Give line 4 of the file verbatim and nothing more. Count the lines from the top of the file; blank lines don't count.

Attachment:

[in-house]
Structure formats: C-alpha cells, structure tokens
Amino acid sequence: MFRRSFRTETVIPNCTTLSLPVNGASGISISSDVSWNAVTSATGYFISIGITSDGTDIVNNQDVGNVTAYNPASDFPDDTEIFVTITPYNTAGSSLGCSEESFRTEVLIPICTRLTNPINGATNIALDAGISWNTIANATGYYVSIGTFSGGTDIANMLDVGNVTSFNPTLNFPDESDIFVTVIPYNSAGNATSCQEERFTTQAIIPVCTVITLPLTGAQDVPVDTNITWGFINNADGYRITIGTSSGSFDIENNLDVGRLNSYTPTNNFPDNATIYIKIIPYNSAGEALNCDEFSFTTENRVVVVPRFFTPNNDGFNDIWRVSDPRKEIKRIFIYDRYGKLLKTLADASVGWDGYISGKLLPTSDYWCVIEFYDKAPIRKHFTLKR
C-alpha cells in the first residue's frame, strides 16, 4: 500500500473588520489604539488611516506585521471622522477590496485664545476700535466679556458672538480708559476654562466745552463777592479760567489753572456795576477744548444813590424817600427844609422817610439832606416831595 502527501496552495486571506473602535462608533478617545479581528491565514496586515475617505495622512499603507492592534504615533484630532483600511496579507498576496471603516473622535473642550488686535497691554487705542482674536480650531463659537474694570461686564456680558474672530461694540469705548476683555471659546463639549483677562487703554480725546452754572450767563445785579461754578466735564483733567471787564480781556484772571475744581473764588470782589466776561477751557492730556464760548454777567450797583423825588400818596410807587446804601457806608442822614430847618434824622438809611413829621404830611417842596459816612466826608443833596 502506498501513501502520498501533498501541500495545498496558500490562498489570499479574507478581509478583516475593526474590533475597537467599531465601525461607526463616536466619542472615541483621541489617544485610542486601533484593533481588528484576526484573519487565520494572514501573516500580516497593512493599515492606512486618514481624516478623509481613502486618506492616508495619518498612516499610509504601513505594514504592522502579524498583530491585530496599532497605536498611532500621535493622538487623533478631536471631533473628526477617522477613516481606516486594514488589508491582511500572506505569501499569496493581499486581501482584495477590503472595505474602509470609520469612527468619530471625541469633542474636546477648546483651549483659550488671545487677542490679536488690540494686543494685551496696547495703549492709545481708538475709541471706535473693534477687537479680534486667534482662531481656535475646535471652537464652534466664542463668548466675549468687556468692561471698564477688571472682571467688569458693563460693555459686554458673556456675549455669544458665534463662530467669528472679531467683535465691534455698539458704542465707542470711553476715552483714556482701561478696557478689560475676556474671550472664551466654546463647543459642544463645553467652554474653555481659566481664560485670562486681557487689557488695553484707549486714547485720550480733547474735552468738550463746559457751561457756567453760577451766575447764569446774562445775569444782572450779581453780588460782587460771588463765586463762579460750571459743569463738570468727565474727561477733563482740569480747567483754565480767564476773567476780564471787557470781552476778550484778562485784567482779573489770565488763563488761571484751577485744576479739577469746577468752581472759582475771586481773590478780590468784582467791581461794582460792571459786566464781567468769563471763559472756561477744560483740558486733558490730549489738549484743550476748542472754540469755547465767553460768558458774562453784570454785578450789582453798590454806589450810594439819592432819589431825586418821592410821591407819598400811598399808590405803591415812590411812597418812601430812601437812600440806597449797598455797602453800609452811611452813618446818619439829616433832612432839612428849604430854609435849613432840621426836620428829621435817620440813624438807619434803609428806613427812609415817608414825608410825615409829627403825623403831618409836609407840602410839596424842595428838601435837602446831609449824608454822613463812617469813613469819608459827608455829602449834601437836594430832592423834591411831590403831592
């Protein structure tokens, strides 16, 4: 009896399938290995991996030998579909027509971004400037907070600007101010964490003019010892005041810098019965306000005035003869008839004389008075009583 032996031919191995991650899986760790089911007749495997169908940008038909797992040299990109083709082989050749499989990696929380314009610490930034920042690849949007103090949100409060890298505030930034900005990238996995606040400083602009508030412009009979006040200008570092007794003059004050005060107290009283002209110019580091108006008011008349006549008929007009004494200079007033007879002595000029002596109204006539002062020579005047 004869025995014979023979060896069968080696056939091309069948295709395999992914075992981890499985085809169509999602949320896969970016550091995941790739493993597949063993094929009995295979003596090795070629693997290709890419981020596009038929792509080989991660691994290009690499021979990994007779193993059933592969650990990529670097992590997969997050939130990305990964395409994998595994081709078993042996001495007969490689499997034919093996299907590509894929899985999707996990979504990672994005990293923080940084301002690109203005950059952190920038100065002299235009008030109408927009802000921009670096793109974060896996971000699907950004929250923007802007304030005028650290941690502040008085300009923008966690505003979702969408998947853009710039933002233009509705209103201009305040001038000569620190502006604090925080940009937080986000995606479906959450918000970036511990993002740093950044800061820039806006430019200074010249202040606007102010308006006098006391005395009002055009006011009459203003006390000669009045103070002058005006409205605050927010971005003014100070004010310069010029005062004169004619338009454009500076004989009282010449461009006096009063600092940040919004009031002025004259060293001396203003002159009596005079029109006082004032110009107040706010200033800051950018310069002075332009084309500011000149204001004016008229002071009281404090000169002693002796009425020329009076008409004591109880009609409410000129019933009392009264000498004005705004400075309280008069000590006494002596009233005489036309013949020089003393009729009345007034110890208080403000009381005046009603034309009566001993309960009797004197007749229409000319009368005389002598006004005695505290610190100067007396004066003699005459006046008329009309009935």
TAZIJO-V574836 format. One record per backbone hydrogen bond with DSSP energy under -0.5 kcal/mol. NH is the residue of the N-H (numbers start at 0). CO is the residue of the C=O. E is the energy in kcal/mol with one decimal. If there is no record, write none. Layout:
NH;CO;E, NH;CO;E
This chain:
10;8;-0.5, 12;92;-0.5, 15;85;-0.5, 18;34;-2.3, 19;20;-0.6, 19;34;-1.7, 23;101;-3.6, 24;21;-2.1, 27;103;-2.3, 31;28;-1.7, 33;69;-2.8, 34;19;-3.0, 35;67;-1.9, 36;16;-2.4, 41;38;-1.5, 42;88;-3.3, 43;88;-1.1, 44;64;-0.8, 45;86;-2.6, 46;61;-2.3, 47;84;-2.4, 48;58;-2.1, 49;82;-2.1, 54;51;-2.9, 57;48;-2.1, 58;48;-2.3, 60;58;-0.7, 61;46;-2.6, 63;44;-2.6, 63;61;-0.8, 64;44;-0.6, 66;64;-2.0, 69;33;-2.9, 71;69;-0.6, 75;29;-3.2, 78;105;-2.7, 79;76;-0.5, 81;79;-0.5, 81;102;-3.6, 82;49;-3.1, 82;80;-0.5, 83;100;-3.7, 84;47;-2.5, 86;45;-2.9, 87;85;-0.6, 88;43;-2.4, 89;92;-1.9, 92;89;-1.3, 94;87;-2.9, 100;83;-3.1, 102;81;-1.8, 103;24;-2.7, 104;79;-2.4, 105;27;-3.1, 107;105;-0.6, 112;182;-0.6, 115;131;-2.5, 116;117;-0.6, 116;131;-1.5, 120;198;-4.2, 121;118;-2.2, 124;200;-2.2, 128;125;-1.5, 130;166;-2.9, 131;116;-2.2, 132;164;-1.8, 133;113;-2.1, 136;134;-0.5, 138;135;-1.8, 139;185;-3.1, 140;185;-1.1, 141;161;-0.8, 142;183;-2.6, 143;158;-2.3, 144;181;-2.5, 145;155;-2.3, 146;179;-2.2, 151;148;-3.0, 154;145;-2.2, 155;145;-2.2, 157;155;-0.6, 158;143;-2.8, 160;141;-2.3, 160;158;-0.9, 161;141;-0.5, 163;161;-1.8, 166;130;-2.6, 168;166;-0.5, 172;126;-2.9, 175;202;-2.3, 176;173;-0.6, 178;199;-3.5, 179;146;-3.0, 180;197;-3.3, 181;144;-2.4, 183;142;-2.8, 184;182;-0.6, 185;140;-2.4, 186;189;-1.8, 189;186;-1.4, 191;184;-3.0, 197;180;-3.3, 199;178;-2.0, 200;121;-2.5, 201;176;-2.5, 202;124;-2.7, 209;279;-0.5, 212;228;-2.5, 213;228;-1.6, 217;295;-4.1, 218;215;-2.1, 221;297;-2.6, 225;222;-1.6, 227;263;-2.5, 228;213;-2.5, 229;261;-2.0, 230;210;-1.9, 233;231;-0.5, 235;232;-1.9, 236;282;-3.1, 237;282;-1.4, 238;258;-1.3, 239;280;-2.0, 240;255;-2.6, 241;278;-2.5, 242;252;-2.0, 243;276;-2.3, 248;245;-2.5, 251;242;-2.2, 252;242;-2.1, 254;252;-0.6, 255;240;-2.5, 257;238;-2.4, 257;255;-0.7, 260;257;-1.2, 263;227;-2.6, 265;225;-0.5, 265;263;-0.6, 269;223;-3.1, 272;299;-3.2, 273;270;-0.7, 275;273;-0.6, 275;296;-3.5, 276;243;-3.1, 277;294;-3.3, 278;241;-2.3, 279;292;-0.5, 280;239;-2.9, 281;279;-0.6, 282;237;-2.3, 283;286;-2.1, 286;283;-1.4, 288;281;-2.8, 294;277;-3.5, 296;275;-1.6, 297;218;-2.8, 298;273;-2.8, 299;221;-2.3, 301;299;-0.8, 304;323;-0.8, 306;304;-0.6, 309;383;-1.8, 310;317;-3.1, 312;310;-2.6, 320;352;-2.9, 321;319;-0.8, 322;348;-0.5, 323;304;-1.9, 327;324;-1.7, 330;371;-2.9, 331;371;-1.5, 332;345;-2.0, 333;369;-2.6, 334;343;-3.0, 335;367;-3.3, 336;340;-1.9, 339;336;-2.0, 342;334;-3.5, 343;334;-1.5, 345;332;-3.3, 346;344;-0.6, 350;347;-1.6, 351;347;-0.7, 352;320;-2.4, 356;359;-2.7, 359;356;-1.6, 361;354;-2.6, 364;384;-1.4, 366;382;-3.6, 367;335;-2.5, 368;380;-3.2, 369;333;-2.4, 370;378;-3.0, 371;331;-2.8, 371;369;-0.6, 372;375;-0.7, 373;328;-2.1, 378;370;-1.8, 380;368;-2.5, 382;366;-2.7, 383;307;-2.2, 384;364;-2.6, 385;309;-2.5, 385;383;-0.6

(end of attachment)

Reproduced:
C-alpha cells in the first residue's frame, strides 16, 4: 500500500473588520489604539488611516506585521471622522477590496485664545476700535466679556458672538480708559476654562466745552463777592479760567489753572456795576477744548444813590424817600427844609422817610439832606416831595 502527501496552495486571506473602535462608533478617545479581528491565514496586515475617505495622512499603507492592534504615533484630532483600511496579507498576496471603516473622535473642550488686535497691554487705542482674536480650531463659537474694570461686564456680558474672530461694540469705548476683555471659546463639549483677562487703554480725546452754572450767563445785579461754578466735564483733567471787564480781556484772571475744581473764588470782589466776561477751557492730556464760548454777567450797583423825588400818596410807587446804601457806608442822614430847618434824622438809611413829621404830611417842596459816612466826608443833596 502506498501513501502520498501533498501541500495545498496558500490562498489570499479574507478581509478583516475593526474590533475597537467599531465601525461607526463616536466619542472615541483621541489617544485610542486601533484593533481588528484576526484573519487565520494572514501573516500580516497593512493599515492606512486618514481624516478623509481613502486618506492616508495619518498612516499610509504601513505594514504592522502579524498583530491585530496599532497605536498611532500621535493622538487623533478631536471631533473628526477617522477613516481606516486594514488589508491582511500572506505569501499569496493581499486581501482584495477590503472595505474602509470609520469612527468619530471625541469633542474636546477648546483651549483659550488671545487677542490679536488690540494686543494685551496696547495703549492709545481708538475709541471706535473693534477687537479680534486667534482662531481656535475646535471652537464652534466664542463668548466675549468687556468692561471698564477688571472682571467688569458693563460693555459686554458673556456675549455669544458665534463662530467669528472679531467683535465691534455698539458704542465707542470711553476715552483714556482701561478696557478689560475676556474671550472664551466654546463647543459642544463645553467652554474653555481659566481664560485670562486681557487689557488695553484707549486714547485720550480733547474735552468738550463746559457751561457756567453760577451766575447764569446774562445775569444782572450779581453780588460782587460771588463765586463762579460750571459743569463738570468727565474727561477733563482740569480747567483754565480767564476773567476780564471787557470781552476778550484778562485784567482779573489770565488763563488761571484751577485744576479739577469746577468752581472759582475771586481773590478780590468784582467791581461794582460792571459786566464781567468769563471763559472756561477744560483740558486733558490730549489738549484743550476748542472754540469755547465767553460768558458774562453784570454785578450789582453798590454806589450810594439819592432819589431825586418821592410821591407819598400811598399808590405803591415812590411812597418812601430812601437812600440806597449797598455797602453800609452811611452813618446818619439829616433832612432839612428849604430854609435849613432840621426836620428829621435817620440813624438807619434803609428806613427812609415817608414825608410825615409829627403825623403831618409836609407840602410839596424842595428838601435837602446831609449824608454822613463812617469813613469819608459827608455829602449834601437836594430832592423834591411831590403831592